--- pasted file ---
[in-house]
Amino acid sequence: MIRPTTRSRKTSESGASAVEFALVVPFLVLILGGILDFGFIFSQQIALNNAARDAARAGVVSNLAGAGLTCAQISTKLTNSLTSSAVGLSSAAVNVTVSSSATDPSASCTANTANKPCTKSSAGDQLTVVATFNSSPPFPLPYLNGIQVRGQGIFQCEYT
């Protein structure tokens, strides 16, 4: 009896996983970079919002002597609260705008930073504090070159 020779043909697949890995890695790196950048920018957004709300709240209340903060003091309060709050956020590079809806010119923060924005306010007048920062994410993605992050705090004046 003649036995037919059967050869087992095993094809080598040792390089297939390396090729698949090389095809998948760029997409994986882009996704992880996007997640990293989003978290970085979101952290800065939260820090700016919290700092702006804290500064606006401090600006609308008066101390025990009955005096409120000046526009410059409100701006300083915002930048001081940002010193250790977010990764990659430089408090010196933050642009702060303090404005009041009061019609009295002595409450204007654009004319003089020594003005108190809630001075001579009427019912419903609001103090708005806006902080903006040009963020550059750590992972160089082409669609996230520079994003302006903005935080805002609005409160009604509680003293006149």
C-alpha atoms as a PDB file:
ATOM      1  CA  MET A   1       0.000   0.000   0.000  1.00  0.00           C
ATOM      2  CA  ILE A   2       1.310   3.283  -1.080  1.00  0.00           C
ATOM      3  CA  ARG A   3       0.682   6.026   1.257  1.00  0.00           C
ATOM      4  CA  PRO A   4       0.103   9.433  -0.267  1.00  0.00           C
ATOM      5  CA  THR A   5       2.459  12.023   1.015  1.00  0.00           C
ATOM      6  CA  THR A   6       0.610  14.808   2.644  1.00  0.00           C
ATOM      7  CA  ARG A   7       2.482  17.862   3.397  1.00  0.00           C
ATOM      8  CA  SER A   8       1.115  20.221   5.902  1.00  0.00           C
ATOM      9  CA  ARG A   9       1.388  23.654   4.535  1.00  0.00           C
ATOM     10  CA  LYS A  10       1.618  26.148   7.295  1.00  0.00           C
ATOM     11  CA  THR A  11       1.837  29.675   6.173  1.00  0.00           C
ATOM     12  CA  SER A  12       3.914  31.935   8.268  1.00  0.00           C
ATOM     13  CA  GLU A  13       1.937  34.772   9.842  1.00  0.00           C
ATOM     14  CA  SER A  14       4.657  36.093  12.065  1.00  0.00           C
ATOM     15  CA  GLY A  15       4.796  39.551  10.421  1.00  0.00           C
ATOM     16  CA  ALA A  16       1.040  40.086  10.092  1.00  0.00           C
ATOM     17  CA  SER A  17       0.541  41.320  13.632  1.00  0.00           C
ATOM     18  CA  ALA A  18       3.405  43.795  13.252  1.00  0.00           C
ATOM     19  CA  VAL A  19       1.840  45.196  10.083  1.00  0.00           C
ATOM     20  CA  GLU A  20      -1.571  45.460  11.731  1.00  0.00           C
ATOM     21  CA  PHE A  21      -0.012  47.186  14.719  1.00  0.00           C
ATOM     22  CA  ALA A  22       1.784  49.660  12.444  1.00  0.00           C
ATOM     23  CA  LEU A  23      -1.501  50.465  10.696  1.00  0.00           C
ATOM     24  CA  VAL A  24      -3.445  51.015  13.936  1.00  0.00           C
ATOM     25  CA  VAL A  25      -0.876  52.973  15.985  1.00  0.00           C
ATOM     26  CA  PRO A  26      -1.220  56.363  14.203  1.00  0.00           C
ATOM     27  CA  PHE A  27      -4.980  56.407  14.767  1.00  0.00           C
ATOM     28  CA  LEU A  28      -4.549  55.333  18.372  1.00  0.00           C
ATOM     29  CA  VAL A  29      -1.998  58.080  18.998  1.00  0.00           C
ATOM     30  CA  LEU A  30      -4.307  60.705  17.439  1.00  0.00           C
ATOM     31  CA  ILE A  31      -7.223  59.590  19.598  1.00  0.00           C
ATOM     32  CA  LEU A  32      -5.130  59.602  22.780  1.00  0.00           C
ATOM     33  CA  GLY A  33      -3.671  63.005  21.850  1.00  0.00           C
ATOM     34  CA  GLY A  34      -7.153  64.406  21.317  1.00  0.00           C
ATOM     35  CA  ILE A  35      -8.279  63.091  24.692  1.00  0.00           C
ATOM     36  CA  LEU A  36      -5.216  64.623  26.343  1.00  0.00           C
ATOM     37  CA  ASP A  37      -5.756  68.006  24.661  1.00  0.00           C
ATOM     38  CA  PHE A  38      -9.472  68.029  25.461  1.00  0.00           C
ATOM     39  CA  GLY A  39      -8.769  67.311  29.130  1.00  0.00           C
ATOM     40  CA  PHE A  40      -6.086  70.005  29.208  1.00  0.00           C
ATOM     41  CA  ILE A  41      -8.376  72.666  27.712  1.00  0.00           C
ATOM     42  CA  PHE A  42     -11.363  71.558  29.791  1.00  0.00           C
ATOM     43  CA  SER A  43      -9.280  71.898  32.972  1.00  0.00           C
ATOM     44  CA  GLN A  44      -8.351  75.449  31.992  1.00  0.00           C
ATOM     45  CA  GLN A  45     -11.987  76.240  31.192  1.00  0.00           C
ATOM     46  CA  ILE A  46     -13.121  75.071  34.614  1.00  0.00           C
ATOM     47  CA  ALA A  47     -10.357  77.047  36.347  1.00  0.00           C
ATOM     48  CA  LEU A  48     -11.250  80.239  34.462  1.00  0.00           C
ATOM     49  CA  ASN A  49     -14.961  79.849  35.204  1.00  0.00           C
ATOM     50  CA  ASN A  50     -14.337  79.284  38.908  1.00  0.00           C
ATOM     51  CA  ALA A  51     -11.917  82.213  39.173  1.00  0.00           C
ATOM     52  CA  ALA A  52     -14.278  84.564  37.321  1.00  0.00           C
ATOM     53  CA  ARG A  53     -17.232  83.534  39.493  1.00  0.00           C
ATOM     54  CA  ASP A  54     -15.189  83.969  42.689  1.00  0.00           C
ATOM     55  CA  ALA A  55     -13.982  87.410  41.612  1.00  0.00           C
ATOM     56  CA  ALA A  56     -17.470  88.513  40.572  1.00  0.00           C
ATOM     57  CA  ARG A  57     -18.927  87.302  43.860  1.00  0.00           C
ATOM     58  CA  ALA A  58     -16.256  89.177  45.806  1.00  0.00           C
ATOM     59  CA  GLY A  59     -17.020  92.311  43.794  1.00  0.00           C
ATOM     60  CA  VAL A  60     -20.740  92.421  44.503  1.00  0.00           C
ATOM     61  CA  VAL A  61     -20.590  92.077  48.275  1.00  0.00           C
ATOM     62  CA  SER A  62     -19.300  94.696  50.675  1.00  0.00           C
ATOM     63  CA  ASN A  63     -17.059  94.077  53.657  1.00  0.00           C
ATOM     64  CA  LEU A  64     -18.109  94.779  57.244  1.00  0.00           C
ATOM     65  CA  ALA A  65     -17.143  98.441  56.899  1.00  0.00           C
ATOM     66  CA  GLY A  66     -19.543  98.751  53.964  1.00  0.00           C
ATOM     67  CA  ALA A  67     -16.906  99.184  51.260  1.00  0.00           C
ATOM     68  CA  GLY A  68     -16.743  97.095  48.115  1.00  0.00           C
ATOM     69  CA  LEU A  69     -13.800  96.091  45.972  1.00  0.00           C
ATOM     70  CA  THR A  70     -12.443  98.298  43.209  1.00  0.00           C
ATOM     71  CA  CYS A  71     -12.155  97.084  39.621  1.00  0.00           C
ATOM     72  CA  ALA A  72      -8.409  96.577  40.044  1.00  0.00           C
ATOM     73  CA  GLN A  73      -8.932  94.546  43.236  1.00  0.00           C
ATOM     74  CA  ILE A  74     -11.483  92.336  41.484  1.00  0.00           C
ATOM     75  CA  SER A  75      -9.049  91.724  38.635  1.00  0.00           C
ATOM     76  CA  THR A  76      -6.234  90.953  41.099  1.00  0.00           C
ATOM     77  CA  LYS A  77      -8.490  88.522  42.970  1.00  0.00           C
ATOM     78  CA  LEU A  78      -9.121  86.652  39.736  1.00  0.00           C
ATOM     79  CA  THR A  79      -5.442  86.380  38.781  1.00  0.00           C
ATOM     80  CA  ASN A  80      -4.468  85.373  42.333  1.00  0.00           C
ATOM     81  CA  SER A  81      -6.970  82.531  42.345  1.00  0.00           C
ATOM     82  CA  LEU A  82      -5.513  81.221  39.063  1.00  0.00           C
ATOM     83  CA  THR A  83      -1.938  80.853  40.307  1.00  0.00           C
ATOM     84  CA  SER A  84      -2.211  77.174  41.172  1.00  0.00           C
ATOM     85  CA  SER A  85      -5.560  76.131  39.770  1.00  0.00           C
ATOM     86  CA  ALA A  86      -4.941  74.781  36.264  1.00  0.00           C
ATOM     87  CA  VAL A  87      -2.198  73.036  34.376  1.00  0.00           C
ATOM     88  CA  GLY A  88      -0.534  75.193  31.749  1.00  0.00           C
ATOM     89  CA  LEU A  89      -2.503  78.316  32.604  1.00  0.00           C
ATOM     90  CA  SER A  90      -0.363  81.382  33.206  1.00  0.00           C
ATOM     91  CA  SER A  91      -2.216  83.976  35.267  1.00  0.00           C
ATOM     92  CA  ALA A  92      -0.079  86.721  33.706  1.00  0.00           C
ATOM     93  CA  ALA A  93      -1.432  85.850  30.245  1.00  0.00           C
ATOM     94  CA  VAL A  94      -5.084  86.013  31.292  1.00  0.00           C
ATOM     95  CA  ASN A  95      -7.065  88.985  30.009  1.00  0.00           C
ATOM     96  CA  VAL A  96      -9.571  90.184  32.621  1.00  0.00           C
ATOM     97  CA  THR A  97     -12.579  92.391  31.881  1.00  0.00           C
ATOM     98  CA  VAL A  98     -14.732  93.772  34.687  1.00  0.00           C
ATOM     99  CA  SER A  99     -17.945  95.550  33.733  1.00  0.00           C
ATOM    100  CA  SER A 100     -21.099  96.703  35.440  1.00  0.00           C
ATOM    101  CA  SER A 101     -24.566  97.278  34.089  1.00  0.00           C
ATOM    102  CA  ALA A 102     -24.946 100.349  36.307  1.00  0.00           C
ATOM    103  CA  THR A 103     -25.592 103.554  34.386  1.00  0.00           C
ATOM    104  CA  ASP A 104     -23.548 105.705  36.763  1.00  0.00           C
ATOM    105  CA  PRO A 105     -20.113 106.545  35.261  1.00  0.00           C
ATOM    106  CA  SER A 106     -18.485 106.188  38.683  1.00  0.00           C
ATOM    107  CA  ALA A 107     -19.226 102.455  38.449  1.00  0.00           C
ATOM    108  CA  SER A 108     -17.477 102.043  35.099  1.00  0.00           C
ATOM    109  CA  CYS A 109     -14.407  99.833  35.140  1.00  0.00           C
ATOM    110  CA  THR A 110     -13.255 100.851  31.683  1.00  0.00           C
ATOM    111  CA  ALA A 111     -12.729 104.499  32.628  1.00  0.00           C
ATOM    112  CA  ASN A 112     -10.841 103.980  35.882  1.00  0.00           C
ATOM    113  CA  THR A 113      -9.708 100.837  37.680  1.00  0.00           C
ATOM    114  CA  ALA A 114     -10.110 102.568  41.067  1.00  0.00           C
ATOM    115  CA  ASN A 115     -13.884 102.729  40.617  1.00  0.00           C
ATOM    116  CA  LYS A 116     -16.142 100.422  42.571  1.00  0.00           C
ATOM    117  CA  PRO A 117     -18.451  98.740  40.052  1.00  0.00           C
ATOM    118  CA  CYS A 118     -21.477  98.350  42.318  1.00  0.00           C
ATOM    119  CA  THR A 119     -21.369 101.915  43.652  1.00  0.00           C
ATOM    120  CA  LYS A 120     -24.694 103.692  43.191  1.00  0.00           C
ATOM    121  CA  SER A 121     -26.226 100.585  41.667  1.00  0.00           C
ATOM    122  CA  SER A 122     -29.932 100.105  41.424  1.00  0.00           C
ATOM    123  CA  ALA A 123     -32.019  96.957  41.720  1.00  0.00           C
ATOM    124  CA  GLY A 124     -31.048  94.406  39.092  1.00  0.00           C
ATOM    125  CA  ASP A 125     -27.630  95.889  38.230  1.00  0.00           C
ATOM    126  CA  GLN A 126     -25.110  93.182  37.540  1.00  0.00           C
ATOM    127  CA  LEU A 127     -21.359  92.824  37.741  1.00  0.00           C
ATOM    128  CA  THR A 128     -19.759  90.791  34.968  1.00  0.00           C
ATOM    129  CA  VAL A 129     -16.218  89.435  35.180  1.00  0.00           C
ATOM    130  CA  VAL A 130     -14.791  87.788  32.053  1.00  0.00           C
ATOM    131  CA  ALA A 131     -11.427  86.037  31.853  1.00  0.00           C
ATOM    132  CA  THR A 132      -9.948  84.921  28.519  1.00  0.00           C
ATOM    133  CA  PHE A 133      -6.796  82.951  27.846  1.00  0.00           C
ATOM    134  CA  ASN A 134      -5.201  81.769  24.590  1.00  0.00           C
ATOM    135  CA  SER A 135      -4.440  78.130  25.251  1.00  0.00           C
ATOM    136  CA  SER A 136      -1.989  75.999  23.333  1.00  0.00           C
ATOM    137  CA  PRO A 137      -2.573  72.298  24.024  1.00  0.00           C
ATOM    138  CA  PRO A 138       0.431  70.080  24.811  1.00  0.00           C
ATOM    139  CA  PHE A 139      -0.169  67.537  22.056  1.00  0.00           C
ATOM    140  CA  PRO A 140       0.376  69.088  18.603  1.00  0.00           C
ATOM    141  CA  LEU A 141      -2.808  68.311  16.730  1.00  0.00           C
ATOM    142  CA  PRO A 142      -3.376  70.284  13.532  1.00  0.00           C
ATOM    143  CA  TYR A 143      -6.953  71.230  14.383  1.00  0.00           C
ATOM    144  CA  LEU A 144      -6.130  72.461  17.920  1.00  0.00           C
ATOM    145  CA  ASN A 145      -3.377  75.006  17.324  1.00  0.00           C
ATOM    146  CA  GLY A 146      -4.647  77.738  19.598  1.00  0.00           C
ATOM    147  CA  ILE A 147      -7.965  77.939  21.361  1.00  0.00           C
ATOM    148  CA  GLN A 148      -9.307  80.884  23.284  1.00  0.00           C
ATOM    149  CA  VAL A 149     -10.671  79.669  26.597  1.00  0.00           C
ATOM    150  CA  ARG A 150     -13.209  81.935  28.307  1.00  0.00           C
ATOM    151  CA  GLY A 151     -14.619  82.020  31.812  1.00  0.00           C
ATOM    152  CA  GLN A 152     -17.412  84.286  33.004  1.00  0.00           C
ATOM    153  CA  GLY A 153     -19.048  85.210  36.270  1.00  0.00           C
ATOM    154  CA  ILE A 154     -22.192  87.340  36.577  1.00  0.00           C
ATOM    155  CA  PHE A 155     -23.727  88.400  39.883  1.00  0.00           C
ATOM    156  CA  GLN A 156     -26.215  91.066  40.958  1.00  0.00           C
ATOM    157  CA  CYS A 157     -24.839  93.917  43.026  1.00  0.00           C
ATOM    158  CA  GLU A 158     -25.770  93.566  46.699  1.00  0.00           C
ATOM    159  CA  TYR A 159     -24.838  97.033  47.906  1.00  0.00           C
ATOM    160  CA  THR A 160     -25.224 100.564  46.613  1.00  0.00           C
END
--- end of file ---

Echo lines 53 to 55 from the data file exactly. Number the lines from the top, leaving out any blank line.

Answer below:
ATOM     49  CA  ASN A  49     -14.961  79.849  35.204  1.00  0.00           C
ATOM     50  CA  ASN A  50     -14.337  79.284  38.908  1.00  0.00           C
ATOM     51  CA  ALA A  51     -11.917  82.213  39.173  1.00  0.00           C